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April 2017

Geriatric Dentistry

by admin for Features, Health

Geriatric Dentistry

Americans are living longer and continuing to enjoy the lifestyles they have grown accustomed to, in large part, thanks to advances in modern medicine and dentistry. No longer are seniors housebound, forced to live out their senior years watching television in the recesses of an isolated dark living room.

Advances in dentistry have created not only the opportunity, but the expectation of continued oral health throughout a lifetime. People expect to enjoy active lifestyles which include the enjoyment of fine dining and the youthful look a full dentition provides by supporting facial structures and thus retaining a youthful appearance. Medicine has shown time and time again that nutrition is one of the key factors in maintaining health, requiring a healthy dentin to perform this function. The oral-systemic relationship is proven; chronic inflammation or infection in the mouth affects the whole body. Periodontal disease, a chronic inflammation, has been proven to increase the likelihood of stroke, heart attack, diabetes and other maladies. Infection in the mouth increases the rate of prosthetic joint failure and rejection. Examples of the correlation between oral health and overall health are endless.

Seniors however, provide increased challenges to maintain a healthy, comfortable, functioning dentition. Many factors increase the rate of dental decay, periodontal disease and the overall decline of dental health. Seniors have become one of our most “needy” groups of dental patients. Manual dexterity dramatically decreases as we age. Diseases such as arthritis, reduce one’s ability to maintain daily hygiene at levels common throughout life. A more sedimentary lifestyle and the lack of a large family unit at home decrease the drive to prepare healthy meals. Seniors eat more simple, preprepared meals full of empty calories and processed sugars, making them more cavity prone. Saliva is one of our best defenses against dental decay. Many, many families of drugs create a dry mouth as a side effect of their intended benefits. Combine declining home care, a high caloric diet, with dry mouth secondary to medication and it is not uncommon to witness a lifetime of heath and care decline and fail in a very short period of time.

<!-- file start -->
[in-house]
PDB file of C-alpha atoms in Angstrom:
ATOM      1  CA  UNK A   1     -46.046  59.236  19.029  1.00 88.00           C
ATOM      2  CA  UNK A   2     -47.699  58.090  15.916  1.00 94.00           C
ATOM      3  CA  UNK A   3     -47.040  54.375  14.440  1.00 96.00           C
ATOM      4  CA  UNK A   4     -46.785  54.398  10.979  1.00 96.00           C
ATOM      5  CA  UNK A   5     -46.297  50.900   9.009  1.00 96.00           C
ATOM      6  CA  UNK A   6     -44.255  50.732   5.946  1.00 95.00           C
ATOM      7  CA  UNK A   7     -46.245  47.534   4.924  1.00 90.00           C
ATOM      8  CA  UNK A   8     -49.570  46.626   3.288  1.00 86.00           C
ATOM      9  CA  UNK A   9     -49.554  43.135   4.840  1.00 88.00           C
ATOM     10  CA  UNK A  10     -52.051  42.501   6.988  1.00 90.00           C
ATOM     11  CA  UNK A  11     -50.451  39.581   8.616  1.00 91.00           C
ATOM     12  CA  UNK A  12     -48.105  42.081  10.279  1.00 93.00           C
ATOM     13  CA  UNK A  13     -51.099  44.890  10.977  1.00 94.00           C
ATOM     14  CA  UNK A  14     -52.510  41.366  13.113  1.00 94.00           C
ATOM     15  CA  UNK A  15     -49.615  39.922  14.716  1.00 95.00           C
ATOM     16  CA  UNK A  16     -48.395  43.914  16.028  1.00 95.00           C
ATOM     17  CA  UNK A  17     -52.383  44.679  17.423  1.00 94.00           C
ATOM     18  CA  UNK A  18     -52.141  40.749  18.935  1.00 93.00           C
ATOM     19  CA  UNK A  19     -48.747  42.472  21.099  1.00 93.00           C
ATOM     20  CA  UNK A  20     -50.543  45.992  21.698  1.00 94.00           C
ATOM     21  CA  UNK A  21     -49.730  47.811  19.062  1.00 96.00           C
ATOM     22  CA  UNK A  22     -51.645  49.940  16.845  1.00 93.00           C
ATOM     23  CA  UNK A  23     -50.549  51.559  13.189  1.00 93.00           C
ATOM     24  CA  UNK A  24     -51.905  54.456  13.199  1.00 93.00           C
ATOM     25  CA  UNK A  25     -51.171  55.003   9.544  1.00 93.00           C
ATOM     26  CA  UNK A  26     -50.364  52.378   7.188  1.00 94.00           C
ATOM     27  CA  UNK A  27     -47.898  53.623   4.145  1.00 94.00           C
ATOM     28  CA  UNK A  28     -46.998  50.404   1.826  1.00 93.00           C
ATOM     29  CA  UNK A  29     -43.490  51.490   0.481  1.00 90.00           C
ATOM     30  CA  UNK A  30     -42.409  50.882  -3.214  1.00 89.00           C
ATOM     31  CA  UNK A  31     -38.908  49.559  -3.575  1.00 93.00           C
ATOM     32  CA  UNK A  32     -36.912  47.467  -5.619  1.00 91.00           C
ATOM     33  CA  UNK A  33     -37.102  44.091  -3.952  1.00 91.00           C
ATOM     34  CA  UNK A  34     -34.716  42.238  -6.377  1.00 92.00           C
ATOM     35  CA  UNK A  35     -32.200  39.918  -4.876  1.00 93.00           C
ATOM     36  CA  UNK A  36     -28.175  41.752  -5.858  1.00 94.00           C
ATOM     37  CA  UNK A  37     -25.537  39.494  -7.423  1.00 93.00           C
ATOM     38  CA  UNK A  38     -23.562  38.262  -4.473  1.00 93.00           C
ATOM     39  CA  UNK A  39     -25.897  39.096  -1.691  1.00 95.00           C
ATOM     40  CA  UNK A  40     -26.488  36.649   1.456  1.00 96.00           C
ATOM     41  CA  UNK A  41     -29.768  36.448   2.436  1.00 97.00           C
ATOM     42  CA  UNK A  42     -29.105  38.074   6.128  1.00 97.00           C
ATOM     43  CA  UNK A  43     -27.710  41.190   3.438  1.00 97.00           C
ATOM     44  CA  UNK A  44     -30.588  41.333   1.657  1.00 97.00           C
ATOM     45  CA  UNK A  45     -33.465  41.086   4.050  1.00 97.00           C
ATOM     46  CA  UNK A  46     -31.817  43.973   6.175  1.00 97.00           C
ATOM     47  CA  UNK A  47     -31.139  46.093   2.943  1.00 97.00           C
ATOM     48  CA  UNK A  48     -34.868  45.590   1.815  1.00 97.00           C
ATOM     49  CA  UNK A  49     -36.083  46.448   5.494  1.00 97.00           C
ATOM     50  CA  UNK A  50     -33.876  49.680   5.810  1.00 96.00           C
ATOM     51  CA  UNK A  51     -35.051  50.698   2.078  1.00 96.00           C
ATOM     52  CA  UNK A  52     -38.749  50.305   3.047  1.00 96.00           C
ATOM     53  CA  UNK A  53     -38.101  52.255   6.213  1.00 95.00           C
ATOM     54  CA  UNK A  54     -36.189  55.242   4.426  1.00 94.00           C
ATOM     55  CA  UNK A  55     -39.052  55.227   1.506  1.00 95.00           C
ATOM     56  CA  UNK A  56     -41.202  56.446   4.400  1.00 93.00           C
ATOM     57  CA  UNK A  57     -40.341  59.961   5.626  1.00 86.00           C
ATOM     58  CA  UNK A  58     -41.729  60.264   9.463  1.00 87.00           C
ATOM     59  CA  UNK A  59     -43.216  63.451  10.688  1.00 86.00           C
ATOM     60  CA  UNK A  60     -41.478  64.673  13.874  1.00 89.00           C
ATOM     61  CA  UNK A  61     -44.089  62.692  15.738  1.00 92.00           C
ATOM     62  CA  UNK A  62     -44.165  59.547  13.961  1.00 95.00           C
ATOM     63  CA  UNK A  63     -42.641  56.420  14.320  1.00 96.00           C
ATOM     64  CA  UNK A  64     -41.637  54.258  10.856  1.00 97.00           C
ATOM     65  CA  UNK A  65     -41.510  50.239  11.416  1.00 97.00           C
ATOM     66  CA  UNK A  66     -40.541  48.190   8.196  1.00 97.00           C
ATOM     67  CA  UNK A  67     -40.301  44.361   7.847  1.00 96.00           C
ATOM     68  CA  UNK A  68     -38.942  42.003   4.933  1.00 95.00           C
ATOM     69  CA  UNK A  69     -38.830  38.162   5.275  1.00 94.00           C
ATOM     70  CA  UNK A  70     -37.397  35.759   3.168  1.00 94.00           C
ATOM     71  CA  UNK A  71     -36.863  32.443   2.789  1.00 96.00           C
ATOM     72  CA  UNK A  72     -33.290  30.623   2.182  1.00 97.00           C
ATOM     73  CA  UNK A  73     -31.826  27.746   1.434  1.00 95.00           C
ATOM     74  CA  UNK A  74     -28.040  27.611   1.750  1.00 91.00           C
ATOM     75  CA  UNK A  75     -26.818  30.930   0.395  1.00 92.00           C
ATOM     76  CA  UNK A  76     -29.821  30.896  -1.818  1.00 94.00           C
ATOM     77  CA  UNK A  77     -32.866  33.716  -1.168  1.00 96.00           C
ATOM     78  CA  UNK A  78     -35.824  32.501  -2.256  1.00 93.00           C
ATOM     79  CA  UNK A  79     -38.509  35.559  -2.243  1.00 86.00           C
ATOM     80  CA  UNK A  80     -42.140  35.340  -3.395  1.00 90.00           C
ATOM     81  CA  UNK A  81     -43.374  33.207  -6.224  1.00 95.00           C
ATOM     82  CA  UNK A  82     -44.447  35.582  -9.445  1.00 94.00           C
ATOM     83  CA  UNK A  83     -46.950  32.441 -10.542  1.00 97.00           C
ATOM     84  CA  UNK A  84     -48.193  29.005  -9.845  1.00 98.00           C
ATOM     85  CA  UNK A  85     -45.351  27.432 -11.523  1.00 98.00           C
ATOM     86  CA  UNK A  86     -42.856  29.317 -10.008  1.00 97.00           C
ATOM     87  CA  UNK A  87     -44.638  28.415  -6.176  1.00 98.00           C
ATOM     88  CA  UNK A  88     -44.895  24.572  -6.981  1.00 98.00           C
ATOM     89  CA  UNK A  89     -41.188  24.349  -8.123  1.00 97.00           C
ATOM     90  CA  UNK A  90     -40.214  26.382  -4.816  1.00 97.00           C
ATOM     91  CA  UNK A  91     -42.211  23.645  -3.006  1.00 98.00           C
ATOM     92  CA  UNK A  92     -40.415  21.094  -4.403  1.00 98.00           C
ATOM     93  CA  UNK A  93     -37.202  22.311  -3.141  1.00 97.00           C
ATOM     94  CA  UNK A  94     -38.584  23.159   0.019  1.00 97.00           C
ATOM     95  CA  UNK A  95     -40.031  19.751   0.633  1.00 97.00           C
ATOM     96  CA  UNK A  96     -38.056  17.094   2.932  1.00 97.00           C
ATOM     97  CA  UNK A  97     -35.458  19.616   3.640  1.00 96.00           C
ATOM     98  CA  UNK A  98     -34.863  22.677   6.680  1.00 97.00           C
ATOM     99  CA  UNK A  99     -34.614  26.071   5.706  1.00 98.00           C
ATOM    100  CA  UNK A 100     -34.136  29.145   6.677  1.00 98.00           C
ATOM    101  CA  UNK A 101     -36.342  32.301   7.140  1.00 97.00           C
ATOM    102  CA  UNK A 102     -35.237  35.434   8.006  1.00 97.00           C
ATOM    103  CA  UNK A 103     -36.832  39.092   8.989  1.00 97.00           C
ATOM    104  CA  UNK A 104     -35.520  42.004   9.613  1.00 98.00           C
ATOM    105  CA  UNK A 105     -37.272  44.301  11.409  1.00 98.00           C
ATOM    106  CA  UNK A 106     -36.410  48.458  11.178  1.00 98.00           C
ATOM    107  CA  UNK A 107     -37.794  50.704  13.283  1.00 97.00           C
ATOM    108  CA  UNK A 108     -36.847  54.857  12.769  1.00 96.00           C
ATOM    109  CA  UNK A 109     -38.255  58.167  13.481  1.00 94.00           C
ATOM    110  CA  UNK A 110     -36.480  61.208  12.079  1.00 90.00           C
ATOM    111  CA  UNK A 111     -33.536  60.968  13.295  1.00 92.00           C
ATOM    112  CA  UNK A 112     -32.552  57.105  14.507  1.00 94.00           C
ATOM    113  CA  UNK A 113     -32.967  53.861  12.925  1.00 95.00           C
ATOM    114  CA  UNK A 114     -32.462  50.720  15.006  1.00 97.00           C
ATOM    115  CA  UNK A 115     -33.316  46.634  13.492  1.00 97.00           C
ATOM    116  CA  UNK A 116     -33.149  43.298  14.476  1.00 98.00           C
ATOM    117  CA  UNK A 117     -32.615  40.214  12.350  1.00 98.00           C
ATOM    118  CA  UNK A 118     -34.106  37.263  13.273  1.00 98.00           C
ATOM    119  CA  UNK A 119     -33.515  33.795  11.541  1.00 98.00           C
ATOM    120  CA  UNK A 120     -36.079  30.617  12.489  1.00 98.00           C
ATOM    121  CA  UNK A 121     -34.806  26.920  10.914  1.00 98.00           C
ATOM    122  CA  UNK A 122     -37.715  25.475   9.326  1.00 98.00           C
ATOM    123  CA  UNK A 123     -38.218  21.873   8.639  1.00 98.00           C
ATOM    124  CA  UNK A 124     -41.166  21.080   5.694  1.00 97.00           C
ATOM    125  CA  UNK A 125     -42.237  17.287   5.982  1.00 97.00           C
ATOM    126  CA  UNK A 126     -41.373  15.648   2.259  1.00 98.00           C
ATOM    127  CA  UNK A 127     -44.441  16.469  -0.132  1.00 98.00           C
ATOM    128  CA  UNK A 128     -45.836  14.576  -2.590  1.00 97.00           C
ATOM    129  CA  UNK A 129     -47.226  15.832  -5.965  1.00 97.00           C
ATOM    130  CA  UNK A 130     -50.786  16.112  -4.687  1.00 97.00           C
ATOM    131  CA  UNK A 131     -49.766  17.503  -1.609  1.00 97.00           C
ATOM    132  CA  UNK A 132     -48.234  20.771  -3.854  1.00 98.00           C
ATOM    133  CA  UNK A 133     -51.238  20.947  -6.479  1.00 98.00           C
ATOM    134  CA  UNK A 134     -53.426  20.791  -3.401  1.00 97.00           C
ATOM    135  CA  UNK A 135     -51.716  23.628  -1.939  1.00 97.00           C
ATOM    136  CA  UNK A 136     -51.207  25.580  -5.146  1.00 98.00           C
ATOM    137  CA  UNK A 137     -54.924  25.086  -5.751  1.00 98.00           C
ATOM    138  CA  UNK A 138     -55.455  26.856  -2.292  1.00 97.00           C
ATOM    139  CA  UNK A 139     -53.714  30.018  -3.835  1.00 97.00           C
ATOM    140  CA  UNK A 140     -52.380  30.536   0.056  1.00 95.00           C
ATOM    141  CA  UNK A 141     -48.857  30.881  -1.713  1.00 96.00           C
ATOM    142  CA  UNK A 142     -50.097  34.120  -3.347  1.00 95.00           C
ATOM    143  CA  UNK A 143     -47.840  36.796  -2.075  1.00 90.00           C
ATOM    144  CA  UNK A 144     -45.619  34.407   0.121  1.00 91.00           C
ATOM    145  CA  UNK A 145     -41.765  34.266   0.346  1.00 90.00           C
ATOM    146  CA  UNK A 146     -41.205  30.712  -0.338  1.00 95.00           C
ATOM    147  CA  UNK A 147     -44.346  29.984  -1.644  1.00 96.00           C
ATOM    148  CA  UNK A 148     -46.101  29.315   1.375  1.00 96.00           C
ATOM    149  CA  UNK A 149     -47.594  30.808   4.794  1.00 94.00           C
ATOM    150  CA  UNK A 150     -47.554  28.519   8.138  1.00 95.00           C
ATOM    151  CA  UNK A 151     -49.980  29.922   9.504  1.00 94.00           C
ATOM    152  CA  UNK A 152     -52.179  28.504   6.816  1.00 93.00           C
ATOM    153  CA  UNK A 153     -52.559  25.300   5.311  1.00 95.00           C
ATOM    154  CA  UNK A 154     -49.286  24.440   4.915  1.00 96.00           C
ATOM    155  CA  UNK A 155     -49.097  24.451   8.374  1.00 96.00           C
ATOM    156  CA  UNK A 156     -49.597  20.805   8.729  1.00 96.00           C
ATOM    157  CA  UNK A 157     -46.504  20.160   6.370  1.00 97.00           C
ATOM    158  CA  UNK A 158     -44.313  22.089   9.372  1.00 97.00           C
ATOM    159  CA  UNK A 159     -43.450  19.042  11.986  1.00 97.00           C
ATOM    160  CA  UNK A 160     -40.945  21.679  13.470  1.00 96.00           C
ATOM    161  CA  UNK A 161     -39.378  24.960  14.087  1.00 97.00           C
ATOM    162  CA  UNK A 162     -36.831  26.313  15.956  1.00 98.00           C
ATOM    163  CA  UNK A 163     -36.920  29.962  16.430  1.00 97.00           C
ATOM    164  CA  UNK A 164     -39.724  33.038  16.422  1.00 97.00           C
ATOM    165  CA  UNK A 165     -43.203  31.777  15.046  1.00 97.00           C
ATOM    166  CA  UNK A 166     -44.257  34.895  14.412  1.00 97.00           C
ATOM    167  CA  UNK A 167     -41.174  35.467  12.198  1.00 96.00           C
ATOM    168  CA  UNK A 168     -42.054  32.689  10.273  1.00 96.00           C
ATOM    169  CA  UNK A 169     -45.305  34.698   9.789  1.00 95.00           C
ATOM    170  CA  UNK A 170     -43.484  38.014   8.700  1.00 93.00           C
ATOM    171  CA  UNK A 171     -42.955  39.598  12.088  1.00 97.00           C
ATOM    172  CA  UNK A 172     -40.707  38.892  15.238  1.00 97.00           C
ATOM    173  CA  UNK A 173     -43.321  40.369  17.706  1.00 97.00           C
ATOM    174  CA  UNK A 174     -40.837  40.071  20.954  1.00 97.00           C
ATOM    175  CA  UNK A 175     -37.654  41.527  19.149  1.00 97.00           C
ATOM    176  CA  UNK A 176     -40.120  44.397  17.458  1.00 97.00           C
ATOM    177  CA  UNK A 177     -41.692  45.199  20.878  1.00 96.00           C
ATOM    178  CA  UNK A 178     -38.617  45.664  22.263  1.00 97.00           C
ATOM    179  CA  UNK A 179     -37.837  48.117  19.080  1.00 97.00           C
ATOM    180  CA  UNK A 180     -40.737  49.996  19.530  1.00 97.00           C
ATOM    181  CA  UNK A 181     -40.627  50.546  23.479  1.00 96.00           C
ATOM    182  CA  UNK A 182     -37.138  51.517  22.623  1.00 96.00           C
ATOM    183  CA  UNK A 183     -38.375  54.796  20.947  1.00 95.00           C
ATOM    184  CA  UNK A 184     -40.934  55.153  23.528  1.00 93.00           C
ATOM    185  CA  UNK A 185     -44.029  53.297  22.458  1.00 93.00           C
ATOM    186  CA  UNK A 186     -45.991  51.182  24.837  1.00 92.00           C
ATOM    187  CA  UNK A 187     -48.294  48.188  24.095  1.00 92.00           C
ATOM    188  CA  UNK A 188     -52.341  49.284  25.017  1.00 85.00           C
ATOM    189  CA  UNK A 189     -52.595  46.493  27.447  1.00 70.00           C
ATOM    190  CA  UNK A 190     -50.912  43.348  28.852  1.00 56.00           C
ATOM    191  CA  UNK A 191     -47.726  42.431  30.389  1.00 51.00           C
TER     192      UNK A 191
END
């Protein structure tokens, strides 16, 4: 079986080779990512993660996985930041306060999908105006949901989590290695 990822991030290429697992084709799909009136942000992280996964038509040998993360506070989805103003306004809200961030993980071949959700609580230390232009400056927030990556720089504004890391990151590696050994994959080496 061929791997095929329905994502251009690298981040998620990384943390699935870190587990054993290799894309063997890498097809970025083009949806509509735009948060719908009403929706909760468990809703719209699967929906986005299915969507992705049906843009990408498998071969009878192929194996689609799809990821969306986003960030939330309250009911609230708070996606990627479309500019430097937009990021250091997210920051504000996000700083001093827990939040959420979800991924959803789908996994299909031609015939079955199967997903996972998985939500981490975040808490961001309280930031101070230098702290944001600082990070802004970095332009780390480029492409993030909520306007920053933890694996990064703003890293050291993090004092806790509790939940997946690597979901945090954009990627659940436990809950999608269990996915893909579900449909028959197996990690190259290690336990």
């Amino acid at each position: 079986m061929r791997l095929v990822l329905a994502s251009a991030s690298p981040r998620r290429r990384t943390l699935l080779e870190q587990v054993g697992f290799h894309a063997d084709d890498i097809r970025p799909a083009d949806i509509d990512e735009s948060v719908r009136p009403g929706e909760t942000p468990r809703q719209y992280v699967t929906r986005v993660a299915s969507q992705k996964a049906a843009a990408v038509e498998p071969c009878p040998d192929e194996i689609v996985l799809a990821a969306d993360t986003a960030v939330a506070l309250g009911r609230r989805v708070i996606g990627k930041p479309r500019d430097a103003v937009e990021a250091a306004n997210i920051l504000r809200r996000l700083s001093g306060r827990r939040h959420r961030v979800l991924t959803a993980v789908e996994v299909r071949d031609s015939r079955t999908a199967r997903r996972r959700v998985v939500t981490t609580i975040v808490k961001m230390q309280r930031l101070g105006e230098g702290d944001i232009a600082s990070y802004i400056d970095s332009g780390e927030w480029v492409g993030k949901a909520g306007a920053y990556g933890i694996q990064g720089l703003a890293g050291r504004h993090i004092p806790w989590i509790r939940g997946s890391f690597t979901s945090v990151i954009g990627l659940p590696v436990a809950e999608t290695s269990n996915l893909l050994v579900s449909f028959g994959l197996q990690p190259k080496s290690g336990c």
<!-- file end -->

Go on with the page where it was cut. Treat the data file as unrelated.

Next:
As dentistry has become more aware of these problems, the profession has become proactive in preventing them. The days of a manual toothbrush are gone. Rotary/battery operated tooth brushes, used on a daily basis, provide the level of bacteria laden plaque control almost equal to a profession prophylaxis. Supplemental fluoride rinses and prescription level fluoridated toothpastes are very effective in controlling changes in diet and dry mouth. Educating our patients to their age specific risk factors and ways to prevent, has eliminated countless problems before they occurred.

One must not forget how the advances in modern dentistry also keep are seniors healthy! Lifelike porcelain crowns recreate beautiful, youthful, smiles destroyed by a lifetime on wear and possibly neglect. Composite, or white fillings, replace ugly silver amalgam restorations and bond remaining tooth structure together. Advances in endodontics or root canals, make preserving and saving teeth much more of a possibility than even 20 years ago. Bridges and removable partial dentures replace lost teeth with precision unaccomplishable only a few years ago. Implants are one of the greatest advances in modern dentistry Implants can be used to support a single crown, replacing a lost tooth A complex of implants can support an entire dental prosthesis and improve the quality of life of our patients not possible until recently.

“Old age” is no longer a prescription for poor oral health. Advances in dental care and the understanding of the special needs of are mature patients make it possible to preserve, protect, and restore the dention to a level of form and function mother nature provide.

Paul W. Callahan, D.D.S.
CallahanDental.com
14 Pidgeon Hill Drive, Ste 200
Sterling, VA 20165
703.444.4104
fax 703.444.9344

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